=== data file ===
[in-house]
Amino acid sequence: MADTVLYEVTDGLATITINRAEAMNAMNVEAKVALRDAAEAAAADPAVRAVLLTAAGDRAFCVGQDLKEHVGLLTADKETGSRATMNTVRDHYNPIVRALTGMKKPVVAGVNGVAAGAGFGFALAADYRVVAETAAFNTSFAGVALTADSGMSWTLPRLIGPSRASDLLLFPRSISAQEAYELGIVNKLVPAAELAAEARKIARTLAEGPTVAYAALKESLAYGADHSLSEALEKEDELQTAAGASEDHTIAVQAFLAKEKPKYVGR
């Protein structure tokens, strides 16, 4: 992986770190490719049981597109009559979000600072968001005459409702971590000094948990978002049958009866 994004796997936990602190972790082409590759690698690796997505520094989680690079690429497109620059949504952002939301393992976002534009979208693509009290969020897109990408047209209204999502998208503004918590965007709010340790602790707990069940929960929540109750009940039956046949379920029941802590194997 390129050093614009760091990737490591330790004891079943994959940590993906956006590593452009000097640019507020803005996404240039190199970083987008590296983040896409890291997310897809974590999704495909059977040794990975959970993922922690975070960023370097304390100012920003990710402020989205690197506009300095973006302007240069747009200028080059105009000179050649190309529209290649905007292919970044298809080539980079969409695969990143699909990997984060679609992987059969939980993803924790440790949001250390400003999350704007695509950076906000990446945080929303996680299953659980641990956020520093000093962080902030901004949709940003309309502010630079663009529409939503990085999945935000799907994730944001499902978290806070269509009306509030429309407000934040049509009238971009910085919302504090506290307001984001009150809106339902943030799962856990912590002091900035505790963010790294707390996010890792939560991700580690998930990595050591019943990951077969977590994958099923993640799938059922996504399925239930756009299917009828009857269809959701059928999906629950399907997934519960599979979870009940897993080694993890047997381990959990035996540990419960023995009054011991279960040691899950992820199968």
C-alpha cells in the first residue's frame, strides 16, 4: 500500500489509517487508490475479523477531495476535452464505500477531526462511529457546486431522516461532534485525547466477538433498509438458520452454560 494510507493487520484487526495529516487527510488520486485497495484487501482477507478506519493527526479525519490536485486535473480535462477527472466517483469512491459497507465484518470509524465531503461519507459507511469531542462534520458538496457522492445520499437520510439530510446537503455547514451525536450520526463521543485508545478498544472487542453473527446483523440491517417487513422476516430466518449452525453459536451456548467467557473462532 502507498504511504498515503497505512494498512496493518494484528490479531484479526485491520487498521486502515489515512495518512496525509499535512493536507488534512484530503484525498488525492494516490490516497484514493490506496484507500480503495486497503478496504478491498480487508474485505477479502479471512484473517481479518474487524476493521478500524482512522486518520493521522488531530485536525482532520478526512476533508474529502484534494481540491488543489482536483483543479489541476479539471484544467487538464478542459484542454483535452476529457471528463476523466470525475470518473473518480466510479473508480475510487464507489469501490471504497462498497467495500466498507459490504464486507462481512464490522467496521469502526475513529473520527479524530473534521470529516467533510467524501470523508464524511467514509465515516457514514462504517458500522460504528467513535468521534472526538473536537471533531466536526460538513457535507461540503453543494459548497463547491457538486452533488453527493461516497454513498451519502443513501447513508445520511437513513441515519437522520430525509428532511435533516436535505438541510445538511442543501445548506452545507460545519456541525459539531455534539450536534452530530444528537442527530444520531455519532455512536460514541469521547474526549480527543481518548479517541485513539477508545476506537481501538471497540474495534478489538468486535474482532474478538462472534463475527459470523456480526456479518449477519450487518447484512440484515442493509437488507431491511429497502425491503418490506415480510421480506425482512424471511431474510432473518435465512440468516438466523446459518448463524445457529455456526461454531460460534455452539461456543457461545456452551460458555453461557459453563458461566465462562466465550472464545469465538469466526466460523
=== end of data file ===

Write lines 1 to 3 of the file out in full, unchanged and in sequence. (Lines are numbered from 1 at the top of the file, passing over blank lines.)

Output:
[in-house]
Amino acid sequence: MADTVLYEVTDGLATITINRAEAMNAMNVEAKVALRDAAEAAAADPAVRAVLLTAAGDRAFCVGQDLKEHVGLLTADKETGSRATMNTVRDHYNPIVRALTGMKKPVVAGVNGVAAGAGFGFALAADYRVVAETAAFNTSFAGVALTADSGMSWTLPRLIGPSRASDLLLFPRSISAQEAYELGIVNKLVPAAELAAEARKIARTLAEGPTVAYAALKESLAYGADHSLSEALEKEDELQTAAGASEDHTIAVQAFLAKEKPKYVGR
């Protein structure tokens, strides 16, 4: 992986770190490719049981597109009559979000600072968001005459409702971590000094948990978002049958009866 994004796997936990602190972790082409590759690698690796997505520094989680690079690429497109620059949504952002939301393992976002534009979208693509009290969020897109990408047209209204999502998208503004918590965007709010340790602790707990069940929960929540109750009940039956046949379920029941802590194997 390129050093614009760091990737490591330790004891079943994959940590993906956006590593452009000097640019507020803005996404240039190199970083987008590296983040896409890291997310897809974590999704495909059977040794990975959970993922922690975070960023370097304390100012920003990710402020989205690197506009300095973006302007240069747009200028080059105009000179050649190309529209290649905007292919970044298809080539980079969409695969990143699909990997984060679609992987059969939980993803924790440790949001250390400003999350704007695509950076906000990446945080929303996680299953659980641990956020520093000093962080902030901004949709940003309309502010630079663009529409939503990085999945935000799907994730944001499902978290806070269509009306509030429309407000934040049509009238971009910085919302504090506290307001984001009150809106339902943030799962856990912590002091900035505790963010790294707390996010890792939560991700580690998930990595050591019943990951077969977590994958099923993640799938059922996504399925239930756009299917009828009857269809959701059928999906629950399907997934519960599979979870009940897993080694993890047997381990959990035996540990419960023995009054011991279960040691899950992820199968």